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### Phys Unit 1: Sig Figs and Motion (13 days)

#### Essential Questions

How do objects move?

How can I calculate motion?

#### Vocabulary

·      (Review) significant figures – a way of writing data that tells the reader how precise a measurement is

·      controlled experiment – an experiment in which only one variable is tested at a time

·      independent variable – the variable that the scientist changes

·      dependent variable – the variable that the scientist measures; it depends on changes in the independent variable

·      control variable – any variable that is kept constant throughout the experiment

·      (NOT for mastery) directly proportional – a mathematical relationship where two variables increase together or decrease together

·      (NOT for mastery) inversely proportional – a mathematical relationship where as one variable increases, the other decreases (and vice-versa)

·      scalar – a quantity with just a magnitude (number)

·      vector – quantity with both a magnitude and a direction

·      distance (d) – a scalar quantity that measures “how much ground has been covered”

·      displacement (d) – a vector quantity that states how far you are from your original starting point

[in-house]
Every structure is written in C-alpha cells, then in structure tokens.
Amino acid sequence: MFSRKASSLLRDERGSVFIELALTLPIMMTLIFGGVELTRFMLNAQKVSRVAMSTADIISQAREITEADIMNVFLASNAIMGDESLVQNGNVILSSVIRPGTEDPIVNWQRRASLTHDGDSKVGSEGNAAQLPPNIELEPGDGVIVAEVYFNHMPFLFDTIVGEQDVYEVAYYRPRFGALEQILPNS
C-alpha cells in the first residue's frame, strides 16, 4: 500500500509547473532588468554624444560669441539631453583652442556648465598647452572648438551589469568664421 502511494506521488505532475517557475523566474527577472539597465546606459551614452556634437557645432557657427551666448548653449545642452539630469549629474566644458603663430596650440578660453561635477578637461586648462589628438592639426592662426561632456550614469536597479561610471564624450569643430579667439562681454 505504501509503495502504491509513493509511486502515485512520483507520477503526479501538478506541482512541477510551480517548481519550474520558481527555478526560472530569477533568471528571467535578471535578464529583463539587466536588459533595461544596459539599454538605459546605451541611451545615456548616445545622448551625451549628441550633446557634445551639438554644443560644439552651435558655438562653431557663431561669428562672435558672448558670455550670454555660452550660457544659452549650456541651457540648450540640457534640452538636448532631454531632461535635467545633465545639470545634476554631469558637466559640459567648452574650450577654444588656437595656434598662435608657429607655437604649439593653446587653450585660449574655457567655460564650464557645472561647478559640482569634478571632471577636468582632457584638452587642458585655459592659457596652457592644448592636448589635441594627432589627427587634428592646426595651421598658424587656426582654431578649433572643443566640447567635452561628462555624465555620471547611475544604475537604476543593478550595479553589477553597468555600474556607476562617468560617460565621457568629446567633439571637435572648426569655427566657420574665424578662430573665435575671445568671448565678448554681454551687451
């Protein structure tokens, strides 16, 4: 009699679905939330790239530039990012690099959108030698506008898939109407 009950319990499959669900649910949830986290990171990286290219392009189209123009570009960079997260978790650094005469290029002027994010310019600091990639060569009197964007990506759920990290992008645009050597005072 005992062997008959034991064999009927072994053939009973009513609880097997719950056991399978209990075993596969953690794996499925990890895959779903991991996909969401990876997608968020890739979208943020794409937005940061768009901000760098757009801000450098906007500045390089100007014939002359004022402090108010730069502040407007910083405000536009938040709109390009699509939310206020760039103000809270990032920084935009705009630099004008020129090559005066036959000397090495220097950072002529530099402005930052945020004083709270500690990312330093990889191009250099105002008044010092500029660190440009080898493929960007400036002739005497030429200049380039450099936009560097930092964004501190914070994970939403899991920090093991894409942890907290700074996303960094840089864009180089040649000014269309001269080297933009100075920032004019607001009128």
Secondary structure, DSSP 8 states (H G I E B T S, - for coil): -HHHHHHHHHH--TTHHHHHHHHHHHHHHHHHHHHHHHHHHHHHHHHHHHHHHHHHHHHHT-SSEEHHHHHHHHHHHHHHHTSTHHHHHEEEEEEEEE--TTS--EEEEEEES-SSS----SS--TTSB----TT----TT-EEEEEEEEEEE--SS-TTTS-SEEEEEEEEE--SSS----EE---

·      (Review) meter (m) – the metric unit of length, distance, and displacement

·      speed (s) – a scalar quantity that measures how fast an object moves

·      velocity (v) – a vector quantity that measures the rate at which an object changes displacement/position

·      meters per second (m/s) – the metric unit of speed and velocity

·      acceleration (a) – a vector quantity that measures the rate at which an object changes velocity

·      meters per second squared (m/s2) – the metric unit of acceleration

·      delta (Δ) – a symbol used in science to mean “change in”

·      P-T graph – a graph that shows an object’s position as a function of time

·      V-T graph – a graph that shows an object’s velocity as a function of time

·      kinematic equations – a set of four equations that show the relationships between time, displacement, initial velocity, final velocity, and acceleration

·      acceleration of gravity (g) – the acceleration due to gravity at the surface of the earth; g = 9.8 m/s2

·      projectile motion – the motion that occurs when an object is released or launched in such a way that gravity is the only force acting on it

·      component vector – the x- or y- “legs” of a vector

·      resultant vector – the vector sum of two or more component vectors

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Aug 18, 2012, 7:07 PM Emilie Siverling